Cruz takes on Cancun: The Crisis of Crisis Management


While his home state of Texas was in a state of crisis, Republican Senator Ted Cruz jetted off to Cancun with his family and friends

While more than 500,000 Texans were without power and millions more were under boil-water orders, Sen. Ted Cruz boarded a plane for sunny Mexico. Cruz, joined alongside his wife and their children, were spotted boarding their plane and leaving behind a freezing Texas during a deadly winter storm. The photographs taken of the family blew up on social media and news outlets, leaving citizens of Texas and politicians aghast as disaster completely unfolded.

“Texans’ anger with Ted Cruz right now could power an entire electrical grid,” said The Houston Chronicle in an editorial that called for the state’s junior senator to resign. “Seems like you could use a break and we could, too, from an ineffective politician who, even in crisis, puts his personal itinerary before the needs of Texans.”

The feelings only intensified following a statement released by Cruz claiming that he had flown to Cancun “to be a good dad” and to accompany his daughters and their friends. He included his plan to fly back that Thursday, disclosing the details of the original planned vacation. Cruz spent under 24 hours in the Mexican City before returning home, leaving behind his wife and their daughters.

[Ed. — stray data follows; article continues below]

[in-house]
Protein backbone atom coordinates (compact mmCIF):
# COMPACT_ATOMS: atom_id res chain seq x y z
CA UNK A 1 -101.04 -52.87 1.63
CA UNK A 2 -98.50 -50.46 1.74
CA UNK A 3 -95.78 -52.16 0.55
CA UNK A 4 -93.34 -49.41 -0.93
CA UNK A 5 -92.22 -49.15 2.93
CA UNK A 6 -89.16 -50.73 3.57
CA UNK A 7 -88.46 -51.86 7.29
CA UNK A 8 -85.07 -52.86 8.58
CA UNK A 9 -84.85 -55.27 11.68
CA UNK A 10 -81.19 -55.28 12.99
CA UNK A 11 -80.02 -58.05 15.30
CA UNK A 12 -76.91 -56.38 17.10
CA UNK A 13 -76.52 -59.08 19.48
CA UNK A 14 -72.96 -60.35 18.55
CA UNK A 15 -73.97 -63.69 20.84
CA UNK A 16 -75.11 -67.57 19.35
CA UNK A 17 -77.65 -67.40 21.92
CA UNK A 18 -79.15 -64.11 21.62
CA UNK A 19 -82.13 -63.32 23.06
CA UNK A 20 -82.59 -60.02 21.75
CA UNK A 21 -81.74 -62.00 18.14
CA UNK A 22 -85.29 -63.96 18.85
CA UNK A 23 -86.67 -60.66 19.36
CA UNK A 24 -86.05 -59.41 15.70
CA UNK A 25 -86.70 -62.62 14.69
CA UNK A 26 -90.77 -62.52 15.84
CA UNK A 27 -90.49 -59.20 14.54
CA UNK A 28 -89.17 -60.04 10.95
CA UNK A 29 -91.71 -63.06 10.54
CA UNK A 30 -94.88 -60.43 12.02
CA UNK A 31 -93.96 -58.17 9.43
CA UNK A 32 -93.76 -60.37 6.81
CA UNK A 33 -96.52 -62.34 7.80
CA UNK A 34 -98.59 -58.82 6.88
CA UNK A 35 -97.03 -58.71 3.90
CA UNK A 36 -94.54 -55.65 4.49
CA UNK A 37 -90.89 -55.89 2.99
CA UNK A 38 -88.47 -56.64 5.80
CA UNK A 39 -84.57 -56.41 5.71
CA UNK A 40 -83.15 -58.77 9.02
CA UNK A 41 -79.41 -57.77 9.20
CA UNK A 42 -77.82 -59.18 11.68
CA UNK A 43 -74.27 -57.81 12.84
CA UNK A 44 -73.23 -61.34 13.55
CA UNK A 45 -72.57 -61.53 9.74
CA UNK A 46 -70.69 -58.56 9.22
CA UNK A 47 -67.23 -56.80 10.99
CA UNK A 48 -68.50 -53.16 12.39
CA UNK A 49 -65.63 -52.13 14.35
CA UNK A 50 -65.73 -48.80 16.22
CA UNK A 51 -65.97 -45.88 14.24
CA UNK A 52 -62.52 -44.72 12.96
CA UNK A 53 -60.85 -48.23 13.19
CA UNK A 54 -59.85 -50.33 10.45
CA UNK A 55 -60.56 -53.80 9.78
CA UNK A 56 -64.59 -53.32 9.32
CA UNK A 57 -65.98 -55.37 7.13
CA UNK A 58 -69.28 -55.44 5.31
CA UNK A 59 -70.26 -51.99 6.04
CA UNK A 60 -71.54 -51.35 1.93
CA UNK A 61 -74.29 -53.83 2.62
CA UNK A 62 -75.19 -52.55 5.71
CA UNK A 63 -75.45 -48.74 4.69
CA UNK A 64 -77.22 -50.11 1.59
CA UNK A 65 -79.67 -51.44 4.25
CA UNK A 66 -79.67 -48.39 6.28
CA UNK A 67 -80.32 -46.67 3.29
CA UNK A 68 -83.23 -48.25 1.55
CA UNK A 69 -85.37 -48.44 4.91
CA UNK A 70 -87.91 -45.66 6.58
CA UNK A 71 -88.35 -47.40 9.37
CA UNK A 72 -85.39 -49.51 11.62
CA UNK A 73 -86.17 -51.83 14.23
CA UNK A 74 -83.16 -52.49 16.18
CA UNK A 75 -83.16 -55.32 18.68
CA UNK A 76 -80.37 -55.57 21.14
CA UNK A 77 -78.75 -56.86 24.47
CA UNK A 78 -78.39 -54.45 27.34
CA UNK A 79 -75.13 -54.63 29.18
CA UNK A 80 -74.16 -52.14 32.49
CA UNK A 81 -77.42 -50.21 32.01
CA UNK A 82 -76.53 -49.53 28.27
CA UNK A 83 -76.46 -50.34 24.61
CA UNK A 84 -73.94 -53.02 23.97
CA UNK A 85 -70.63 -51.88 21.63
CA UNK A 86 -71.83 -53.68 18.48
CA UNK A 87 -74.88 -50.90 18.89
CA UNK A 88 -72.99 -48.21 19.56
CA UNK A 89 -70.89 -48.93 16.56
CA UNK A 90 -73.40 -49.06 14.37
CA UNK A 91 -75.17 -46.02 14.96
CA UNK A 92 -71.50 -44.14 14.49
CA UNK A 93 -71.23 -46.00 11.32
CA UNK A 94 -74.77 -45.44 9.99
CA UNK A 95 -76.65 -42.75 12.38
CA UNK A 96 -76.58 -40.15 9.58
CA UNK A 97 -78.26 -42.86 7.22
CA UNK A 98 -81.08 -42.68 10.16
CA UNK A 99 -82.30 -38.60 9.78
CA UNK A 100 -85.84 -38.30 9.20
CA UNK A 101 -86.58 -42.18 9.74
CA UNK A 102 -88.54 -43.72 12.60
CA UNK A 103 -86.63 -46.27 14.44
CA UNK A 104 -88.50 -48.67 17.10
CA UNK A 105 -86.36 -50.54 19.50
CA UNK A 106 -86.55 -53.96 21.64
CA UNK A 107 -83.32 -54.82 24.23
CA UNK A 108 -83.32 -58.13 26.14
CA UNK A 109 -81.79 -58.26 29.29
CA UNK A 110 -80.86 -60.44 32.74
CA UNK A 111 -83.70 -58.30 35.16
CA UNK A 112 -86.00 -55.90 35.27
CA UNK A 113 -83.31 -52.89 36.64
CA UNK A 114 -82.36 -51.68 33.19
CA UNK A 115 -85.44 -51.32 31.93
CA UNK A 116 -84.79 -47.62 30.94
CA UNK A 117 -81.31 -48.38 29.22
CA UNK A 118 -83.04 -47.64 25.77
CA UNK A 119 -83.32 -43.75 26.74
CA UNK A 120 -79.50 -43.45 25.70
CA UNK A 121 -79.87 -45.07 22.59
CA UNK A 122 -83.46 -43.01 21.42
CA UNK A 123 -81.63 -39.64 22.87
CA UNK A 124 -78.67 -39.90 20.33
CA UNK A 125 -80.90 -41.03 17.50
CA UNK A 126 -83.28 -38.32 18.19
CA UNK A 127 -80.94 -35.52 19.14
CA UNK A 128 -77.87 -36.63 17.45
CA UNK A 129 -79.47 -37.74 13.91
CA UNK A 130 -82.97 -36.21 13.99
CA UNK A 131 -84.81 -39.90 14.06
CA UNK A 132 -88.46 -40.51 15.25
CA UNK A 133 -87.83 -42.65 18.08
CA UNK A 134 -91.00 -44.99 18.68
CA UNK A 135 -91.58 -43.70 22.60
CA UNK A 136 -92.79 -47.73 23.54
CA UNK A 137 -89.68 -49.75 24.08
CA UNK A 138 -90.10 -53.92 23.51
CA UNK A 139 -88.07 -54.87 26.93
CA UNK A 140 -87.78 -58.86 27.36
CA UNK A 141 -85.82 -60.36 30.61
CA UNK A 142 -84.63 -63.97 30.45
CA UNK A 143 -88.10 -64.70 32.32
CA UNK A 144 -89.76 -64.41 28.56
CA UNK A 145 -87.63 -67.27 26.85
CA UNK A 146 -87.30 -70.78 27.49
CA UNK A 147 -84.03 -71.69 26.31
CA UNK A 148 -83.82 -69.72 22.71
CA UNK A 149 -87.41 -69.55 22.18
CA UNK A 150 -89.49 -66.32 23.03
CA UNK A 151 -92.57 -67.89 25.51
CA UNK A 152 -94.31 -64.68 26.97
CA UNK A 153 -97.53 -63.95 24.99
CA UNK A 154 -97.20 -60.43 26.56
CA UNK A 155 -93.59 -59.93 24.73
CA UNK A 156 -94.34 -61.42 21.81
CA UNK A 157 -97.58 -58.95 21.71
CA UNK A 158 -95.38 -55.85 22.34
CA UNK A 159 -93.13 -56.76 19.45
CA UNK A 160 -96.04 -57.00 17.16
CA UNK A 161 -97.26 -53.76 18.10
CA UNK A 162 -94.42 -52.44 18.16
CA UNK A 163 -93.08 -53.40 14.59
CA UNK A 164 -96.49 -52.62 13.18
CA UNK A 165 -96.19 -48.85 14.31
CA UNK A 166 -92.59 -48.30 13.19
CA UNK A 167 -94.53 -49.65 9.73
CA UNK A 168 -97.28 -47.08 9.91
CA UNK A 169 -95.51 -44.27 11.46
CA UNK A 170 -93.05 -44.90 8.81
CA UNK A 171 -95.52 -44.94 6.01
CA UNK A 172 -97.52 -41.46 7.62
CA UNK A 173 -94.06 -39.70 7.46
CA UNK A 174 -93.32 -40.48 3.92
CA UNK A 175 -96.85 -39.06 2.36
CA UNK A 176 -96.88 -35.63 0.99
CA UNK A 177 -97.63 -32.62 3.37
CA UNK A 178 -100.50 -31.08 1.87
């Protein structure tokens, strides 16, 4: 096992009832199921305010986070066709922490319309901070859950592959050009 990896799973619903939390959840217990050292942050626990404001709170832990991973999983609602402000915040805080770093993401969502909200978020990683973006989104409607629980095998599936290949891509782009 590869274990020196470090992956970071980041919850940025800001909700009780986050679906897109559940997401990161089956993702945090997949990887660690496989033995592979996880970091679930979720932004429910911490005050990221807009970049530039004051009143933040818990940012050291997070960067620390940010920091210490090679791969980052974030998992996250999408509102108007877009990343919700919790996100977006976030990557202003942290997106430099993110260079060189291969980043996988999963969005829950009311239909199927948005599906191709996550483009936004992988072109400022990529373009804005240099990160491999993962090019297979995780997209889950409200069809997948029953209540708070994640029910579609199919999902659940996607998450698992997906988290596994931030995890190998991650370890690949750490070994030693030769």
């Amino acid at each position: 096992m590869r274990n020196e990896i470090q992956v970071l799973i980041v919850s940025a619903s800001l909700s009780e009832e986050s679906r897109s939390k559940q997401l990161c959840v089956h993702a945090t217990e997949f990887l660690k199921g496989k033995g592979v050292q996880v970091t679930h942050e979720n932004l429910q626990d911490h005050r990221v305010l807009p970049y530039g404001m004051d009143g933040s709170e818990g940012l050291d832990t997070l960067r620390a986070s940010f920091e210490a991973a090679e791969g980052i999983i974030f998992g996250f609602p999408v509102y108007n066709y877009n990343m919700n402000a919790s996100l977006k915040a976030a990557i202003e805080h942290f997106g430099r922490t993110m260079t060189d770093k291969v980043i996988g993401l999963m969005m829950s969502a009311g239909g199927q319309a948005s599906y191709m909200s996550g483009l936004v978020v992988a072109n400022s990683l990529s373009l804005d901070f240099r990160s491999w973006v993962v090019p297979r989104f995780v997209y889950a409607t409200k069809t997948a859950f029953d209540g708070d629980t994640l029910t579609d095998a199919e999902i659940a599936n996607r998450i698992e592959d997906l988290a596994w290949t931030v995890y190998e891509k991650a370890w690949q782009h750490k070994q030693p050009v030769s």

Cruz has stumbled before during weather-related emergencies, making himself no stranger to controversies surrounding extreme weather events. When Hurricane Sandy punished the Northeast in 2012, Cruz vocally opposed a relief package to help those states rebuild, boosting it as a “Christmas tree” filled with unnecessary spending. But when Hurricane Harvey hit Texas in 2017, Cruz led the charge for an emergency spending bill to help his state, and faced questions from fellow lawmakers regarding the apparent double standard.

Texas in particular has been starving for resources from the federal government in the aftermath of the storms, which have caused severe damage to the state’s infrastructure and electrical grids. In his earlier statement, Cruz said him and his staff “are in constant communication with state and local leaders to get to the bottom of what happened in Texas.”